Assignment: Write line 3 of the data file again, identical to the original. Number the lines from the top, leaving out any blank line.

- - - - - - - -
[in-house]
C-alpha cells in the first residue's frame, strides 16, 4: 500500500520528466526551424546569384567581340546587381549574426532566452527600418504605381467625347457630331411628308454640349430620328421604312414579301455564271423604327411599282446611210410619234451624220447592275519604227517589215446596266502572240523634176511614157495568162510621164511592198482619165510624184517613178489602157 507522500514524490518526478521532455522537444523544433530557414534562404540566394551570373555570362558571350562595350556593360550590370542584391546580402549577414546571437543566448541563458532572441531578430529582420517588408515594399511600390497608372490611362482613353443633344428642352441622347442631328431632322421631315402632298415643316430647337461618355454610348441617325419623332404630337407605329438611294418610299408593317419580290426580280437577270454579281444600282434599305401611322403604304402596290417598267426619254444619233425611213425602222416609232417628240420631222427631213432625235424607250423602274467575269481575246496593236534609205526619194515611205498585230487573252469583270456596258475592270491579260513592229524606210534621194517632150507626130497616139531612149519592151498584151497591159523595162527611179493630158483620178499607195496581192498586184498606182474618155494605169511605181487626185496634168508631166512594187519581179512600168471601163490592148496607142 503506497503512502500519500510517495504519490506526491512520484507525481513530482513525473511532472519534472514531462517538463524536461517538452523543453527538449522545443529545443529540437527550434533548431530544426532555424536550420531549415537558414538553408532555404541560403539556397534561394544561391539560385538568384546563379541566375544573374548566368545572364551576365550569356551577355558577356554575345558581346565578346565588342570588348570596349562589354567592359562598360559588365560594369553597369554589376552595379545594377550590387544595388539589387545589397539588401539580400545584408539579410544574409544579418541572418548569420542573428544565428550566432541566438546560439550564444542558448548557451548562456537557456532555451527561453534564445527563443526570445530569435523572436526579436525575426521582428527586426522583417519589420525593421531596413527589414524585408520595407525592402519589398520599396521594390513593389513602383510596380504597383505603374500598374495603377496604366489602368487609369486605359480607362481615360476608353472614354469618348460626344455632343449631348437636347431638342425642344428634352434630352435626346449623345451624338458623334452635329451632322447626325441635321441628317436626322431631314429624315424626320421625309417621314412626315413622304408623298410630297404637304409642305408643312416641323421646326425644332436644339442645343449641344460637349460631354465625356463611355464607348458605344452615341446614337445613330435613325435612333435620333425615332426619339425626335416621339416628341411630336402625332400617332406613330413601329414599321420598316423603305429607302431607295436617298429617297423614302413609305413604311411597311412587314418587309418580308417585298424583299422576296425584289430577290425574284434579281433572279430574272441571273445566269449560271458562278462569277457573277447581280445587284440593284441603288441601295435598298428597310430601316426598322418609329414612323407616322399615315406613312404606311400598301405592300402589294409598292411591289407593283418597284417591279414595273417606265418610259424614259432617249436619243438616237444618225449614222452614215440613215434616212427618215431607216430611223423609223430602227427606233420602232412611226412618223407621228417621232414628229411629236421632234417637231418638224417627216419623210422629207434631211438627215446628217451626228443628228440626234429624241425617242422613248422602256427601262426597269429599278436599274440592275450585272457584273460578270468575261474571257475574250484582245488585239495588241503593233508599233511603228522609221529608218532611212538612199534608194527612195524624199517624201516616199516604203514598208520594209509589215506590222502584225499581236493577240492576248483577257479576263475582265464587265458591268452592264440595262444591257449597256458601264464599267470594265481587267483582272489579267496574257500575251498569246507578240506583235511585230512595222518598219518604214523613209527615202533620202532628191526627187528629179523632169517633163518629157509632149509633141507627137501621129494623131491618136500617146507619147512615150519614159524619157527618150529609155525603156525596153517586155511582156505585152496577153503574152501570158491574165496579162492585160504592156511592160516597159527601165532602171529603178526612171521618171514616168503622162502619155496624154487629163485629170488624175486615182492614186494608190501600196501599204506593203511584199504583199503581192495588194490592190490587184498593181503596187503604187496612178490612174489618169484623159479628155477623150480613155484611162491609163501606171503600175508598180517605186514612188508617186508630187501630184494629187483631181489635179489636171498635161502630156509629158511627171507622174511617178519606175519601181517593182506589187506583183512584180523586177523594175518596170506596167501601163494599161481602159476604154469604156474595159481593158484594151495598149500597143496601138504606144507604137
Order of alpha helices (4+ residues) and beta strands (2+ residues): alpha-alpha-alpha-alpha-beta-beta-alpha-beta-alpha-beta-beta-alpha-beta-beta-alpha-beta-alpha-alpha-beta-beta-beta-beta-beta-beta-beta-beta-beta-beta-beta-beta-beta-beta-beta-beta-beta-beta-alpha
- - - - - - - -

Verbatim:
Order of alpha helices (4+ residues) and beta strands (2+ residues): alpha-alpha-alpha-alpha-beta-beta-alpha-beta-alpha-beta-beta-alpha-beta-beta-alpha-beta-alpha-alpha-beta-beta-beta-beta-beta-beta-beta-beta-beta-beta-beta-beta-beta-beta-beta-beta-beta-beta-alpha